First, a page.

I am standing on the steps in front of a stone house built high up on a hill and overlooking the hilly area around itself. The sun is just about to set and it sets ablaze the haze that permeates the hills.
Over 640 years ago, at this same spot stood Petrarch (in Italian – Petrarca). He came to this secluded place to spend the last years of his illustrious life and I imagine him looking over at the sunset every night, marking the end of yet another day and, metaphorically, the end of a mission or a life.
I was at his spot for all but a minute and he was long gone, but the most amazing thing about Italy is that it brings you unmeasurably closer to people and events that have shaped our world.
It felt like I could have stretched my hand and through the sunset reach to over 640 years ago. Emboldened, I asked Petrarch, this herald of the Renaissance, the question that the visit to his house had entrenched in my mind: ‘Who were the women in your life?’. Sadly, there was no reply.
Casa del Petrarca is located in a small village high up on top of a hill. Originally called Arqua (with the accent on the last ‘a’), it added Petrarca to its name in homage to the poet, scholar and humanist who died a day shorter of his 70-th birthday in it.
We had arrived in Arqua Petrarca, also famous with its stone houses and steep cobbled streets, earlier that same afternoon. It was Sunday, our day for explorations of Veneto – the Italian region where we now live. We had piled in our little red car and strayed an hour away from our adopted hometown of Vicenza following perfectly straight for miles roads.
The haze grew deeper and deeper, depleting from colour the view ahead of us. Then it suddenly lifted from the ground and kept its hold only on the hills that slowly emerged around us. We had crossed into the area of the Colli Euganei, or in English the Euganean Hills – a group of volcanic hills renowned for their beauty and stunning views.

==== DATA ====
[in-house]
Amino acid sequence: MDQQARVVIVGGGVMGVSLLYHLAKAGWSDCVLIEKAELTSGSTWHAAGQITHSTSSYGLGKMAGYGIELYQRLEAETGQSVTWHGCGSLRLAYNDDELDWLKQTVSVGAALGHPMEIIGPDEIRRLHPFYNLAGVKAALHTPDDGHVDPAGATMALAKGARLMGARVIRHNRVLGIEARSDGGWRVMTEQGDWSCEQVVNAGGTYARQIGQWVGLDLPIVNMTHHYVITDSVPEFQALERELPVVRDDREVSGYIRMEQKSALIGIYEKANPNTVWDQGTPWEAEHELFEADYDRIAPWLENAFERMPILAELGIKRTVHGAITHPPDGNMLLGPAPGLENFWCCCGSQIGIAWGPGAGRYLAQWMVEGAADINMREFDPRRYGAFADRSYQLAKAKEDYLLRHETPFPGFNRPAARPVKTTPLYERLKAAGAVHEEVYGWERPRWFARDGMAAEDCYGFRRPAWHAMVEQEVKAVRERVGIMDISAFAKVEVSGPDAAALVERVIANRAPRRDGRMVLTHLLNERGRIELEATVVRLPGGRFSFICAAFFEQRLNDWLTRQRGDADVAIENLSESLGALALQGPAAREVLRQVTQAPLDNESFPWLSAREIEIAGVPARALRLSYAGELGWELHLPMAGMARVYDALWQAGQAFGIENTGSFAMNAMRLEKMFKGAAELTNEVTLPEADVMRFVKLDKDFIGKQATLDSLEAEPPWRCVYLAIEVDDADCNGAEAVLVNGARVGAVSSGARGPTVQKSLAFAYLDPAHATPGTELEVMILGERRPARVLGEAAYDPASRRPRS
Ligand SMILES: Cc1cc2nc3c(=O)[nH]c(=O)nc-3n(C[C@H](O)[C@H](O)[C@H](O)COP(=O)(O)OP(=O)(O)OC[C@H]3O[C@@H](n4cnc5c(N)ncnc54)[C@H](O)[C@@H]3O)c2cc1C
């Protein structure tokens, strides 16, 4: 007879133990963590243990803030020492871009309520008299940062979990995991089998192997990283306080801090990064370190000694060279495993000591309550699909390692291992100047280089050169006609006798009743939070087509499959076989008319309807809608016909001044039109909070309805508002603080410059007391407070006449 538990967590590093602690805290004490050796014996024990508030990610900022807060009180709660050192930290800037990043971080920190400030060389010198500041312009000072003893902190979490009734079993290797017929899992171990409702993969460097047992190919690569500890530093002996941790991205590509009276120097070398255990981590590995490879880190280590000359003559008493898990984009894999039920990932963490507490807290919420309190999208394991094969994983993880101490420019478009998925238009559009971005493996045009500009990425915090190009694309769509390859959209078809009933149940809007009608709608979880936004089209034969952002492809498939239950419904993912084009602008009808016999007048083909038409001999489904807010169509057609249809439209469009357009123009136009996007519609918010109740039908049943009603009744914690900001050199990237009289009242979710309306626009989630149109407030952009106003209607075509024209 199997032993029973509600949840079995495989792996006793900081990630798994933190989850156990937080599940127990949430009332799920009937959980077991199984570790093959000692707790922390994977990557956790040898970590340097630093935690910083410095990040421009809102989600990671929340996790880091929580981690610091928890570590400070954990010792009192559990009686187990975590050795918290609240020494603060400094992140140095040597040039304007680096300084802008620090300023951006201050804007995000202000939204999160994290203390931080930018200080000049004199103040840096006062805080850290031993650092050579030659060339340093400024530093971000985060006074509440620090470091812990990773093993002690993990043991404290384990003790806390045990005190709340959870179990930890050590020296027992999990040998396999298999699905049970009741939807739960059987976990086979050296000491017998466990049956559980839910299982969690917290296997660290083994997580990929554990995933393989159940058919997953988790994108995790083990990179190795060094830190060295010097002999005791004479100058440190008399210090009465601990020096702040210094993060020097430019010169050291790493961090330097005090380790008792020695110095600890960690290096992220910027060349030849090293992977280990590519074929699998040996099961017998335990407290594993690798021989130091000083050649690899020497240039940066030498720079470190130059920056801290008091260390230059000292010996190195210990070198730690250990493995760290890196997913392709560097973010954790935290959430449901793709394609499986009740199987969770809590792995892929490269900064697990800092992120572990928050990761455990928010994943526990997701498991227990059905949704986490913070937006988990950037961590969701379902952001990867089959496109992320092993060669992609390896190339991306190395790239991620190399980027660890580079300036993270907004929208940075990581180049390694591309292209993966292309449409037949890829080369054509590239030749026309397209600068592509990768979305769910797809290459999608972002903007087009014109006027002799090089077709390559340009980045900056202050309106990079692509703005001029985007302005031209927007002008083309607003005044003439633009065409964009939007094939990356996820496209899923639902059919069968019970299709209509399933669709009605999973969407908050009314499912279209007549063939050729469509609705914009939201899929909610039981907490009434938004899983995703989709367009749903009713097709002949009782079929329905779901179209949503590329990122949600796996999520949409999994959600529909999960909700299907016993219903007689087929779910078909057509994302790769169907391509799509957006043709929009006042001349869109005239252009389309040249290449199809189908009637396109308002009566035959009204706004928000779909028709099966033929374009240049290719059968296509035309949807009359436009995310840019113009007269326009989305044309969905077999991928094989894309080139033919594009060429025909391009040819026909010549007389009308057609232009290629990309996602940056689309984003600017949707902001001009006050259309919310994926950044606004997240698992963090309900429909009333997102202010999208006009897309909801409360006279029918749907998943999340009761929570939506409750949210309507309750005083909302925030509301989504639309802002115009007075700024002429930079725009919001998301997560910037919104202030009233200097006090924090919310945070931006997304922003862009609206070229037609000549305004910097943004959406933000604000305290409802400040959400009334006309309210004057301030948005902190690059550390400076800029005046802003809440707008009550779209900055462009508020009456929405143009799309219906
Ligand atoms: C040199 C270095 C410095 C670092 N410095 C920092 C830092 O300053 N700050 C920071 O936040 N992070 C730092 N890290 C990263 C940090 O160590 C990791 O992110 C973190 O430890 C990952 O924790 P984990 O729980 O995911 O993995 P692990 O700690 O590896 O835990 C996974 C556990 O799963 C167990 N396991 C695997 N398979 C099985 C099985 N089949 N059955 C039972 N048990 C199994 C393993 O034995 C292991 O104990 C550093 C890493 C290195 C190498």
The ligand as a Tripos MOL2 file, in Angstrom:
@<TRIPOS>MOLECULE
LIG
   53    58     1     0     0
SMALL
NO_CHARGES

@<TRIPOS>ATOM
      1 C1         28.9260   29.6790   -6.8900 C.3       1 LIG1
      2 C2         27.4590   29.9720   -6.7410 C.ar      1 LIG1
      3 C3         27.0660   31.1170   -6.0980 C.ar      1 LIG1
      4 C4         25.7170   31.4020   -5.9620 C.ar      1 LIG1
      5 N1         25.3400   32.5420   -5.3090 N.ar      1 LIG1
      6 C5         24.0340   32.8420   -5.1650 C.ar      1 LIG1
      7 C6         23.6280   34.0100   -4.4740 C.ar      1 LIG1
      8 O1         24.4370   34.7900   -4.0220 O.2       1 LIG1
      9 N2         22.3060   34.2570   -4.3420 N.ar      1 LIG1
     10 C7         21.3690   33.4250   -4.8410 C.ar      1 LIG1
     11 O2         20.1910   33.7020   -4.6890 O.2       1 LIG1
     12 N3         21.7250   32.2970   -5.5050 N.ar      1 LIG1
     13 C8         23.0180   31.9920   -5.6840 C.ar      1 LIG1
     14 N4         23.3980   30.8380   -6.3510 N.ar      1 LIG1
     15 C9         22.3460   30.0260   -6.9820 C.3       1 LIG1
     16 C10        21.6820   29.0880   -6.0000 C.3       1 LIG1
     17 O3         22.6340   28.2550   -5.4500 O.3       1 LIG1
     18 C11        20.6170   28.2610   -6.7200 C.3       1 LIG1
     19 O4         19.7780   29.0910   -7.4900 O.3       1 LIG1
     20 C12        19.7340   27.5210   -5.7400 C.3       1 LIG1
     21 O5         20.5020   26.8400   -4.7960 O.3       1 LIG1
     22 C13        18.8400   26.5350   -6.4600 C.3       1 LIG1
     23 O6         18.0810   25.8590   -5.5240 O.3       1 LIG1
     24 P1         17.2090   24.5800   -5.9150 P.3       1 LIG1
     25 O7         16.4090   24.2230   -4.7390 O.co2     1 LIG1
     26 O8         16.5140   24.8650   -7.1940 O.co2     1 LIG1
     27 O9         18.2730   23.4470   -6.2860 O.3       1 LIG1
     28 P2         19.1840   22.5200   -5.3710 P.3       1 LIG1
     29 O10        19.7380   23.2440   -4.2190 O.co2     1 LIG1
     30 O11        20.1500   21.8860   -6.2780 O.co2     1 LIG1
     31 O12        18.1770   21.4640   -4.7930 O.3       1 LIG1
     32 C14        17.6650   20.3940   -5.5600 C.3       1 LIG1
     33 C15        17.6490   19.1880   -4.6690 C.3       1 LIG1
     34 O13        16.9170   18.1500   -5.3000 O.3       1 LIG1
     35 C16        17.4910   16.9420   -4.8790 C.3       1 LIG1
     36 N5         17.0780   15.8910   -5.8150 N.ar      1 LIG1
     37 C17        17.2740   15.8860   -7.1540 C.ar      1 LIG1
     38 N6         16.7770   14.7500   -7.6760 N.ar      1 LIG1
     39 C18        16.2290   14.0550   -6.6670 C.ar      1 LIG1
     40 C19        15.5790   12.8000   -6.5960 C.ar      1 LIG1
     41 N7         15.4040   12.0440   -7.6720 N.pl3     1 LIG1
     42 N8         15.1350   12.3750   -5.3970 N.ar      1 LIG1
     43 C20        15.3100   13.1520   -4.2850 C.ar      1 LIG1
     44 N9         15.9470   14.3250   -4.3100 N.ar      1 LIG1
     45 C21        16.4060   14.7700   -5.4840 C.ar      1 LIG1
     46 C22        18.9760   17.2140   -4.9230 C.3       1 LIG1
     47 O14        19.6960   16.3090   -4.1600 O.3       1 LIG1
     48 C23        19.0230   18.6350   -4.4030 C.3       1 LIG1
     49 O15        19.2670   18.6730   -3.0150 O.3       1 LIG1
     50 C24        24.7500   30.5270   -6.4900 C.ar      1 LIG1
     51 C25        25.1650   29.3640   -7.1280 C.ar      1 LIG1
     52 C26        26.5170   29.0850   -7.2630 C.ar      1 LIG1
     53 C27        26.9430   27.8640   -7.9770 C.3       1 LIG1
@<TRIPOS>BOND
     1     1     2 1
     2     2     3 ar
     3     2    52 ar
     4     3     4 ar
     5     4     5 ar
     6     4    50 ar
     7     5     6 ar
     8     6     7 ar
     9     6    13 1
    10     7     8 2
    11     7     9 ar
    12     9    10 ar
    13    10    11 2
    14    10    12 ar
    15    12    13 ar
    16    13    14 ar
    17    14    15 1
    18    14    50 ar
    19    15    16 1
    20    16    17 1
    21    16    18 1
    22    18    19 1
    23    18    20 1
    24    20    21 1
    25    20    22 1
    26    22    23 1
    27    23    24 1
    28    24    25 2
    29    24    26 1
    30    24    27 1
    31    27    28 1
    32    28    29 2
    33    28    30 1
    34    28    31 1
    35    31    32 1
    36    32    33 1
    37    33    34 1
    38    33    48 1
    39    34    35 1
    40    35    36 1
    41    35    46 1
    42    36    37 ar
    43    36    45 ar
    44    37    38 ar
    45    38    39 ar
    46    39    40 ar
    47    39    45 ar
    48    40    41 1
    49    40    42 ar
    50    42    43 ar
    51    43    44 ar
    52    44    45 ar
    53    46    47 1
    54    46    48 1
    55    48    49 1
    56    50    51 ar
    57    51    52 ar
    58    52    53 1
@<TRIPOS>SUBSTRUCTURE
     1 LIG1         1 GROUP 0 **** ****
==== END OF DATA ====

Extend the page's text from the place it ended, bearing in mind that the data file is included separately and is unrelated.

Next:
The GPS took us via what looked like a back road, then a sign was pointing us to the upper part of Arqua Petrarca, we followed a winding path and before we knew it we were in the middle of the stone village and parked the car.
There was a bruschetteria and further down a gelateria and a cafe. The cobbled streets were steep and without sidewalks. Walking around we realised that the village had been built on some rather steep slopes. As a fortifying measure, the walls of the houses started straight and then halfway from roof to foundations they would suddenly jut out to reclaim a bigger support from the ground.
The cobbled main square was the only almost level place. Some of the streets that started from it though, would disappear almost vertically down away from it.
We walked down the steepest of them all, holding tightly onto the handles of our baby’s buggy. After a couple of turns, the street took us straight to the parish church of Santa Maria Assunta.
Right in front of it and made of red Verona marble is Petrarch’s tomb.
It bears the inscription: ‘This stone covers the cold bones of Francesco Petrarch; gather, oh Virgin Mother, his soul, and you, Son of the Virgin, pardon him. May that soul, tired of earthly life, rest in the celestial vault.’.
Apparently, since the poet was laid in it in 1380, fanatics obsessed with the cult of Petrarch would make a pilgrimage to it. Through the centuries these fervent fans even managed to open the sarcophagus and removed some of the bones found in it. As you can see, when we were there, things were rather more sedate.
As it was reposo time – a sacrosanct Italian tradition demanding that all business stops for at least two hours each afternoon – we took refuge in the nearby cafe. Where in plain view of Petrarch’s tomb we were met by this:
And where I ordered a bruschetta, named after the poet, that looked like this:
Yes, this is a bruschetta, called Petrarca. My husband ordered panini Laura, but I didn’t feel it made justice to the poet’s one pure love, so I didn’t take a picture of it.
After that it was time to visit the house of Petrarca and we climbed the steep streets of the village retracing our steps.
The house was not very big and enclosed behind a thick stone wall. It had a lovely garden in front of it, where narrow paths had been formed with the help of ivy bushes trimmed by the hand of a skillful man. Apparently Petrarch himself had been a devoted gardener and spent many hours each day tending the herbs, the trees and the shrubs he planted in the garden at the back.
We went up the stone steps adjacent to the stone wall and entered Petrarch’s home. The door on the first floor opened straight into the lounge where the poet would spend his days accompanied by his daughter Francesca, his granddaughter Eletta and his son-in-law Francescuolo.
The spacious room was filled with Italians that had come to pay their respects to one of Italy’s greatest sons. In spite of the many people quietly walking around and looking at the artefacts, the room made a huge impression on me.